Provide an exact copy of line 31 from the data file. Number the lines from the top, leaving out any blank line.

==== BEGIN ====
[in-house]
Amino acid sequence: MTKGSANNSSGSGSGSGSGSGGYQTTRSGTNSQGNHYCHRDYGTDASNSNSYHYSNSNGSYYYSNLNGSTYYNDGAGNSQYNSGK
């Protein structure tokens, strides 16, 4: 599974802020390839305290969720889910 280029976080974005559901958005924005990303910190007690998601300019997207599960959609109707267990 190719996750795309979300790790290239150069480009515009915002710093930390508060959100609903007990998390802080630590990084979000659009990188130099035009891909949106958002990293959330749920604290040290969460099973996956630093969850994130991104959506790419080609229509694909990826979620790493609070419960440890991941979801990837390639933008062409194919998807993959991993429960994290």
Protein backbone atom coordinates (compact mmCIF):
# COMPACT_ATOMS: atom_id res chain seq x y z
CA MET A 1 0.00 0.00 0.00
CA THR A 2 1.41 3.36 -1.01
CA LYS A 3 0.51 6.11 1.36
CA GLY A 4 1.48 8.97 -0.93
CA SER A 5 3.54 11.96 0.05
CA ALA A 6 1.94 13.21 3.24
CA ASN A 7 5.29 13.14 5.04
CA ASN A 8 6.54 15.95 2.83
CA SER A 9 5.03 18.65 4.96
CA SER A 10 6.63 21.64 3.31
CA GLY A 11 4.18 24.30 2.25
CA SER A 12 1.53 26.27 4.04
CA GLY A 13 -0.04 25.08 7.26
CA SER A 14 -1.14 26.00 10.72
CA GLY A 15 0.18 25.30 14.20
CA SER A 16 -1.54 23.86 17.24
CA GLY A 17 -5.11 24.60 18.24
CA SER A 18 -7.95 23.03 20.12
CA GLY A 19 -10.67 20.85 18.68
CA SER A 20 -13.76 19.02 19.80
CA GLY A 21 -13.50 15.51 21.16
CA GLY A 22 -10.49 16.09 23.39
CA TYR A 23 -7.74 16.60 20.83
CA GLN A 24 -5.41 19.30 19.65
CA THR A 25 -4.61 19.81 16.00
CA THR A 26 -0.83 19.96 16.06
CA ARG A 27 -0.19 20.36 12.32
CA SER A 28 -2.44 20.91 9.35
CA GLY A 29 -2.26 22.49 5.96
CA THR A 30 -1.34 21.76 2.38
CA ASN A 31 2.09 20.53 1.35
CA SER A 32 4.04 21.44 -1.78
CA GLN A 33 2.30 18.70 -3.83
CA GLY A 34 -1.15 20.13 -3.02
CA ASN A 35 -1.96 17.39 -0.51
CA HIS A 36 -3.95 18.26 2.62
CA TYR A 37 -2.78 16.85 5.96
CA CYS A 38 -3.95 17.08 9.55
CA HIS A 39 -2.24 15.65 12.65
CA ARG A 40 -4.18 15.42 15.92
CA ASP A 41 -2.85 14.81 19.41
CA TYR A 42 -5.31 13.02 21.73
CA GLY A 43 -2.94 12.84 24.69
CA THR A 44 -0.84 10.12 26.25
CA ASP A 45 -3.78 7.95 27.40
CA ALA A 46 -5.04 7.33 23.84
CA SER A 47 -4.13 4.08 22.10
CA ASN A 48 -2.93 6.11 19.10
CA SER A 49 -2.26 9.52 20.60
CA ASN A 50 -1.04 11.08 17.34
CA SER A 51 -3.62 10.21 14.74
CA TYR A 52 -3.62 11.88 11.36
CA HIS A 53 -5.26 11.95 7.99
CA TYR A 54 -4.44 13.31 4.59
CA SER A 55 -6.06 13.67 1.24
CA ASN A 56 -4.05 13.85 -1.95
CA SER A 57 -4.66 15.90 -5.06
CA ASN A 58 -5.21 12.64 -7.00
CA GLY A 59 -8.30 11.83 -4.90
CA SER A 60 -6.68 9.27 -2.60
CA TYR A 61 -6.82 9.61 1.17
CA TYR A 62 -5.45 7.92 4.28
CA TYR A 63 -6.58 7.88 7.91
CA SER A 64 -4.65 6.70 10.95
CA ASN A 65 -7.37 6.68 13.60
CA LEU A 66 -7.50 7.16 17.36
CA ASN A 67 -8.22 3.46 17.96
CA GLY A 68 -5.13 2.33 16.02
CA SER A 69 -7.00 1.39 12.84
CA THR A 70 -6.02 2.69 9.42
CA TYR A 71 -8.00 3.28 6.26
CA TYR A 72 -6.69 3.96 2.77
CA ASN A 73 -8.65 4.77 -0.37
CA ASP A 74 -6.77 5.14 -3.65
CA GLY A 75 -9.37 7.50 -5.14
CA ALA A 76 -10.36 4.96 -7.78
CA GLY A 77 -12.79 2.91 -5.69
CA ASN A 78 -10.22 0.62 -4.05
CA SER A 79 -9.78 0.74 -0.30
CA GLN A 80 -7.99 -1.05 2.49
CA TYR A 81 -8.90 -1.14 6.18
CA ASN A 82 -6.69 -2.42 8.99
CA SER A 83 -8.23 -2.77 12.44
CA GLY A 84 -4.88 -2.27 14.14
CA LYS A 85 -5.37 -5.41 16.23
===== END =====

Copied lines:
CA THR A 26 -0.83 19.96 16.06